E-Commerce in India is still a rather small market, and these valuations also make no sense. And their losses haven’t swayed the investors away. Flipkart has raised $3 billion in funding so far from investors including Tiger Global Management, DST Global, Qatar Investment Authority, T. Rowe Price, Steadview Capital, Greenoaks Capital Management, Baillie Gifford, Sofina, Singapore GIC, Morgan Stanley, Accel Partners, Naspers, Iconiq Capital, Dragoneer Investment Group, and Vulcan Capital. Their last round of funding was held in May this year when they raised $550 million at a valuation of $15.5 billion, increasing significantly over the $1.6 billion that they were valued at back in 2013. Market rumors suggest that now Flipkart is eyeing a Wall Street IPO by next year. They are expected to raise $5 billion through the round, making them India’s biggest IPO.

And the media fuels stories of fund-raising constantly. In fact, that’s the only kind of startup news that gets any coverage, and the more outrageous the raise, the most crazy the valuation, the more absurd the amount, the better. Sensationalizing fund raising is the entrepreneurship media’s favorite game.

Recently, we have closed a partnership with the Delaware State Government’s Economic Development arm, DEDO. Ken Anderson, Director of the program, asked me during the evaluation, a simple question: “What happens if our companies move to Silicon Valley?” My answer to him was that the only reason it would make sense for a Delaware-origin company to move to Silicon Valley is if they seek funding from Silicon Valley investors, and the investors require that they move. The truth is, most of the companies won’t be venture fundable, and they would most likely be building fundamentally solid businesses with customers, revenues, and profits right in Delaware without any need to move. The beauty of 1M/1M is that we do not require them to raise financing and move to Silicon Valley. We don’t deem funding as our success metric. So we’re happy to support these fledgling ventures in becoming sustainable long-term businesses, creating value, creating jobs, all over the world.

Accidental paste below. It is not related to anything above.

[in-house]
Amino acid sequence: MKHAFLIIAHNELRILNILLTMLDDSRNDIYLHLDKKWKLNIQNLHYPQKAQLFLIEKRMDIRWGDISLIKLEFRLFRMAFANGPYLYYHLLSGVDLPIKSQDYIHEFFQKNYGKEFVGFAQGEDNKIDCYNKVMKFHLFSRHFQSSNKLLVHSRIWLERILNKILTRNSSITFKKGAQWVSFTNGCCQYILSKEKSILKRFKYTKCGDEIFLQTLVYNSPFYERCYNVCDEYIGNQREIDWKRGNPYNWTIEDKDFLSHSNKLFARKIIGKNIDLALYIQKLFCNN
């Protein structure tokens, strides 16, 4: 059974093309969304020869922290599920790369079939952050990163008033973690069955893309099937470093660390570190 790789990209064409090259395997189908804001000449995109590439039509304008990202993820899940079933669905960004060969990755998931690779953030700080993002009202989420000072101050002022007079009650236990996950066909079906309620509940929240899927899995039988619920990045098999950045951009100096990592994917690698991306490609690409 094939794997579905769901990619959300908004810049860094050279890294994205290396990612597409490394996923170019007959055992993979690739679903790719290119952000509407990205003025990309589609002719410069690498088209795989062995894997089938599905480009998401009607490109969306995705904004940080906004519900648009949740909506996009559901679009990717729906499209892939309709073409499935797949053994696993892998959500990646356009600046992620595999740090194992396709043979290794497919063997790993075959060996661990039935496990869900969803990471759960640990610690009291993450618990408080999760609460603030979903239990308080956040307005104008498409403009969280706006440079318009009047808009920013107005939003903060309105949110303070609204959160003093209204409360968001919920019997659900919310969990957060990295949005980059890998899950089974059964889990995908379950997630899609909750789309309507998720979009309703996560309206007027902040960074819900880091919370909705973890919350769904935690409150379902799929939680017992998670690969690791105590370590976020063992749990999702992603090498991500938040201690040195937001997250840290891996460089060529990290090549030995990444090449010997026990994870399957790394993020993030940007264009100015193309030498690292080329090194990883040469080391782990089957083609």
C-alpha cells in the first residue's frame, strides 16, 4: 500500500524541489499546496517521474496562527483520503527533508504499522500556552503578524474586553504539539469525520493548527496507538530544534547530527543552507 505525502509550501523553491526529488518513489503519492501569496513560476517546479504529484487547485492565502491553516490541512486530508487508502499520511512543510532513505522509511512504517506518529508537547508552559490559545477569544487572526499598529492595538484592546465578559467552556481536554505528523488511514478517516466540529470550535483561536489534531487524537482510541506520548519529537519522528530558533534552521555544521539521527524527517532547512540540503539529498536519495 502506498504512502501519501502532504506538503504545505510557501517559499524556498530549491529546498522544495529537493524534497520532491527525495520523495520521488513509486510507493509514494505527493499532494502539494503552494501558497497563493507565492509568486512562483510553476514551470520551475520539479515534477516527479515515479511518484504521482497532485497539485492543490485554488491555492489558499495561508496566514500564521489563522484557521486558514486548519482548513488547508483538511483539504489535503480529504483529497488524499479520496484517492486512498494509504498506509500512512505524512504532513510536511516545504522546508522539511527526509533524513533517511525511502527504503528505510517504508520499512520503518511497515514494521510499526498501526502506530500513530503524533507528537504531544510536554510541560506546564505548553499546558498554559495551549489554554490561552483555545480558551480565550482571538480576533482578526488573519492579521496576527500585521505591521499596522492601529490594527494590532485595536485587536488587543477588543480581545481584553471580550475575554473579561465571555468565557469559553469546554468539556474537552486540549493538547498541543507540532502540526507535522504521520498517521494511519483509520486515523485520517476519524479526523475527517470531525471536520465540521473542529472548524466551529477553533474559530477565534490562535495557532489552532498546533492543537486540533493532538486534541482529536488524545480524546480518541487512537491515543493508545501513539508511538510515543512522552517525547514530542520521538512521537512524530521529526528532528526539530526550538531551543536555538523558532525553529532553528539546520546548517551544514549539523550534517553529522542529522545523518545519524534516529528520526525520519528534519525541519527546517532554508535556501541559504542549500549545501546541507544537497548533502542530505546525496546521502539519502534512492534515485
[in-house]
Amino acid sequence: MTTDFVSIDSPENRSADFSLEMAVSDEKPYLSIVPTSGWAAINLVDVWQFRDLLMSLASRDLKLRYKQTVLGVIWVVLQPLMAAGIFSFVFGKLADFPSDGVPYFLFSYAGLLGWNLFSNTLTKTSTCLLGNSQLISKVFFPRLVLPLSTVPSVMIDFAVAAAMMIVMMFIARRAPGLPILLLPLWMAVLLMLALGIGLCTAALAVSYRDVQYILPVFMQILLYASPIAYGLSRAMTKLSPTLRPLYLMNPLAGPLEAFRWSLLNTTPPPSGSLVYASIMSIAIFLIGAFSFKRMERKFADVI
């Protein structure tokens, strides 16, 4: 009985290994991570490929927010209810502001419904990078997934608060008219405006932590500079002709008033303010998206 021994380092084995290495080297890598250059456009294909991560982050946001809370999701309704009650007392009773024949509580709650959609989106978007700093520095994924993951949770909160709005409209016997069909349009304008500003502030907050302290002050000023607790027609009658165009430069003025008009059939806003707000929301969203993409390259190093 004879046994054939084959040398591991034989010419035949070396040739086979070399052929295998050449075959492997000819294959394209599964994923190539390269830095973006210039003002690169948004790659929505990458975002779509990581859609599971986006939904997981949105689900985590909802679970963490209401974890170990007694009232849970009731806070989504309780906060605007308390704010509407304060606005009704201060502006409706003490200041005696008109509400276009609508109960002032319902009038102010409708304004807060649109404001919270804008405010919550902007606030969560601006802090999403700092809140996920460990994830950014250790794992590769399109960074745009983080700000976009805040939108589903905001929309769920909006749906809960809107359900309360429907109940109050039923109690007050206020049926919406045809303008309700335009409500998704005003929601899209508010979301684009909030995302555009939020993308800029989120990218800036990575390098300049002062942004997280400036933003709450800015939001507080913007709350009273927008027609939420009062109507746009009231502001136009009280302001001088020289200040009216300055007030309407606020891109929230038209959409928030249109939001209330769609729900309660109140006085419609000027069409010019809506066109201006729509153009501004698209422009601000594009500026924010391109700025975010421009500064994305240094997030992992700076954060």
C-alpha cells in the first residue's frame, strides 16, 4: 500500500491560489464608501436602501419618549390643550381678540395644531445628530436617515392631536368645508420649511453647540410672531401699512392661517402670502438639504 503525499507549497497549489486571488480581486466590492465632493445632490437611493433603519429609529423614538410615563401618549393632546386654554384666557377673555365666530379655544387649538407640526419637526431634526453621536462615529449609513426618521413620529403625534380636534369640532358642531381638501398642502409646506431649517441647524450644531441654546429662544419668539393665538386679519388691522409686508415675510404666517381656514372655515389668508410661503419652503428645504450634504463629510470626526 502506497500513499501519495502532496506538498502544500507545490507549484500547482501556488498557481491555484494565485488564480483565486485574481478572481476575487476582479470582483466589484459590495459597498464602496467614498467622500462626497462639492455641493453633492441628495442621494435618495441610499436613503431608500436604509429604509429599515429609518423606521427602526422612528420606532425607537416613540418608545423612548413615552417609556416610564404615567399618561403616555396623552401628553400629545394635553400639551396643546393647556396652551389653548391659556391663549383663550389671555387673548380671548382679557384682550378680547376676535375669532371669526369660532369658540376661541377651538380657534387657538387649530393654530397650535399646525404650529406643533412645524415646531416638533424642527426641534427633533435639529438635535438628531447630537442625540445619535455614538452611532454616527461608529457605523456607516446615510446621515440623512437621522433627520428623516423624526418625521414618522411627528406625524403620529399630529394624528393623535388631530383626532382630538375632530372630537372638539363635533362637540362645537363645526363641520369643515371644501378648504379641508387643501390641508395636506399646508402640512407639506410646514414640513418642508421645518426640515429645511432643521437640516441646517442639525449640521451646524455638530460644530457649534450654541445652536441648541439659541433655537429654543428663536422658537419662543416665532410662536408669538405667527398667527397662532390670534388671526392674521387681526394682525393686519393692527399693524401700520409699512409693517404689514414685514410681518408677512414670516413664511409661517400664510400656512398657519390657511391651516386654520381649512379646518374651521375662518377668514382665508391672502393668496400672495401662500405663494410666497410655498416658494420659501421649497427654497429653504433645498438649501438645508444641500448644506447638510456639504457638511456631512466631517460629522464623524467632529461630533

Nonetheless, the local media in Delaware, reading all the Unicorn hype and the venture capital buzz, focuses on the financing issue as the key one, missing the overarching point of what entrepreneurship is truly all about.

I had a very similar experience recently with a delegation from the Tamil Nadu government visiting Silicon Valley from India. They came to see me to explore how 1M/1M can help them enhance the entrepreneurship eco-system in their state. And their first question was about funding. As I explained our observation that over 99% of the businesses who go out to seek venture financing are not fundable, they were stunned. I hope the visit was helpful in thinking their strategies through, because people thinking about economic development through entrepreneurship should not be thinking of venture capital as their core strategy. It is an optional piece of the equation. Customers, revenues, and profits are the fundamentals of entrepreneurship.

Unfortunately, as the venture capital obsession spreads like wild fire, and the Unicorn hype escalates, inexperienced members of the eco-system are getting utterly and completely confused. It seems, this unproductive bubble will last for years still, before the market rationalizes, and we get back to the basics.